"It's amazing how many things in life would be better if you just had more money," a friend of mine once observed. She wasn't particularly sad when she said it, or even particularly wistful. In her view, it was just another of those life lessons you pick up along the way.
I've given her comment a lot of thought over the years because -- let's face it -- we all give in to the temptation from time to time to imagine what we'd do if a boatload of money suddenly rained down upon us. In my current life stage, I'm quite certain that I'd purchase some additional childcare to help me with the daily schlep around North London between 3 and 5 p.m. Then there's always that second home in Southern France I've coveted (and maybe another one in Hawaii ... hey, why not? Live large.) And as a newly card-carrying member of the biking brigade, I'd sure love some of that fancy schwag that goes with the whole cycling thing.
Despite the apparent perspicacity of my friend's casual remark, the relationship between money and happiness isn't quite so straightforward after all. According to a recent article in The New York Times, just getting more stuff doesn't actually make you any happier. What counts is how you spend your money.
It turns out that spending money on experience-related purchases -- the article cites things like concert tickets, French lessons and sushi-rolling classes -- produces longer-lasting satisfaction than spending money on plain old stuff. As a scholar interviewed in the article sums it up: "It's better to go on a vacation than to buy a new couch."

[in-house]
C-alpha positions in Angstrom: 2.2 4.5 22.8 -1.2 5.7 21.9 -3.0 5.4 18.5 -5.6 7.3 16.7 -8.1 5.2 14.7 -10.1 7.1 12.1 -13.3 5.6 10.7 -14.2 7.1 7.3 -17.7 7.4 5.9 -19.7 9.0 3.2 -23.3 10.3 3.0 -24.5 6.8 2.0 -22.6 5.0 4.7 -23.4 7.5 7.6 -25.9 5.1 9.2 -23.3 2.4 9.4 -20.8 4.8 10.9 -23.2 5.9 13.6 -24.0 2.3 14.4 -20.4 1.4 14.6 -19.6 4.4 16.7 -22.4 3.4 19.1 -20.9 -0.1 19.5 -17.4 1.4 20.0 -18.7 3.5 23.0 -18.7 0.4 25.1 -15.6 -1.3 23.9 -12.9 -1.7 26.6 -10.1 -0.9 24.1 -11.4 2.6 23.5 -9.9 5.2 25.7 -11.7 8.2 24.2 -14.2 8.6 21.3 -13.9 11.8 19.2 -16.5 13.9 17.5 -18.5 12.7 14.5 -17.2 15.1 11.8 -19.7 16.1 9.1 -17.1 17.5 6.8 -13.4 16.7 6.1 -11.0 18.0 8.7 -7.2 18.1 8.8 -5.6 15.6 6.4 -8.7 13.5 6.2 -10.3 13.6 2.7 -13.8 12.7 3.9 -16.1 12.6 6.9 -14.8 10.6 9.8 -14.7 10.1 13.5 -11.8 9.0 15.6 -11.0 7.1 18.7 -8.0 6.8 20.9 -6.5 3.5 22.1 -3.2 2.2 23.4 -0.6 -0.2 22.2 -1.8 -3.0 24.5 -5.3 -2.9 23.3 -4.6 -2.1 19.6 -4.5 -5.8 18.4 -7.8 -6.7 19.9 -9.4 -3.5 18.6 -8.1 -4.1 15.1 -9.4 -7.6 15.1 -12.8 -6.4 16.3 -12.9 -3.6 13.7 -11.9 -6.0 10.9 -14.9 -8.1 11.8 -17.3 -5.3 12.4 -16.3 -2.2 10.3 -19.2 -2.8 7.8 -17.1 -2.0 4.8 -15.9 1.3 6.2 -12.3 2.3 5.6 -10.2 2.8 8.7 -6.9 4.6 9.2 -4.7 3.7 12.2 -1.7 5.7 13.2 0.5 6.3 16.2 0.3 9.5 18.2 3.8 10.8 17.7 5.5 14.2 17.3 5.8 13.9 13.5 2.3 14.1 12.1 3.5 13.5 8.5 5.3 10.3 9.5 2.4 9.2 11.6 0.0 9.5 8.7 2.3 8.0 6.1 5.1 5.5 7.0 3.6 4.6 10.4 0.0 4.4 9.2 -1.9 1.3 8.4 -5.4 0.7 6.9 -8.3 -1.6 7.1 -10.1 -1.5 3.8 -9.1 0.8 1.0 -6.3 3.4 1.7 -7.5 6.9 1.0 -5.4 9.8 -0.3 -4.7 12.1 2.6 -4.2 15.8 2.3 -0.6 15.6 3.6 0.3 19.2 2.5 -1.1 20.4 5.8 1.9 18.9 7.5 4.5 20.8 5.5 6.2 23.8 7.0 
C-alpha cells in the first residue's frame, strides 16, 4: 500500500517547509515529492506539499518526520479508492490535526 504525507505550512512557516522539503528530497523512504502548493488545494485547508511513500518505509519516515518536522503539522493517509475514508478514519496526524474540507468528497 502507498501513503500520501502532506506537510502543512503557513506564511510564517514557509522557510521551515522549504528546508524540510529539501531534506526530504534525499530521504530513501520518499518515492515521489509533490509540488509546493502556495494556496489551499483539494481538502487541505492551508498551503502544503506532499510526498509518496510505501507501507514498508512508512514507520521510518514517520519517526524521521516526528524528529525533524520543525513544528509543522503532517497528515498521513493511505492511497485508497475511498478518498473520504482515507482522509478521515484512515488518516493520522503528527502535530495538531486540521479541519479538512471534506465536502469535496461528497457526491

The article goes on to say that over the past few years, consumers have been gravitating more and more towards experience-rich expenditures. Indeed, one study by Thomas DeLeire of The University of Wisconsin and Ariel Kalil of The University of Chicago showed that the only category of consumption to be positively related to happiness was leisure: vacations, entertainment, sports and equipment like golf clubs and fishing poles. (Full disclosure: DeLeire and Kalil are former colleagues.)
While much of that shift has been driven by the global economic downturn, many analysts are predicting that these changes are likely to last. Simply put, people have discovered -- albeit by circumstance -- that they actually prefer their pared down, leisure-oriented purchases to the more lavish consumption patterns of yore.
Which brings us to the staycation. I wrote last week about the rise of the staycation as a lifestyle choice in advanced, industrial countries like the U.S. and the U.K. But what the Times article is suggesting is that part of the staycation's appeal is precisely that it gibes so well with leisure (read: happiness) oriented purchases like barbecues and movies and board games that enhance the value of experience over mere acquisition. Comments on that post noted that their choice to "staycate" (is that a verb?) was driven less by financial squeeze than it was by the fact that were actually happier just staying home and hanging out doing simple things with their families.
I once wrote a post where I asked readers where they drew the line between what counts as a luxury vs. what counts as a necessity in their daily lives. (The post was occasioned by the acquisition of a new rice cooker in our household.) I confessed that for me, at least, a New Yorker subscription constituted a necessity, even though many would probably term it a luxury. But now that I've read this article, I'm thinking that the reason that I continue to value The New Yorker so highly is actually that it brings me so much happiness.
So I'm curious. As you narrow your spending to focus on what counts (if you are, in fact, doing that), what sorts of things do you find bring you the most happiness?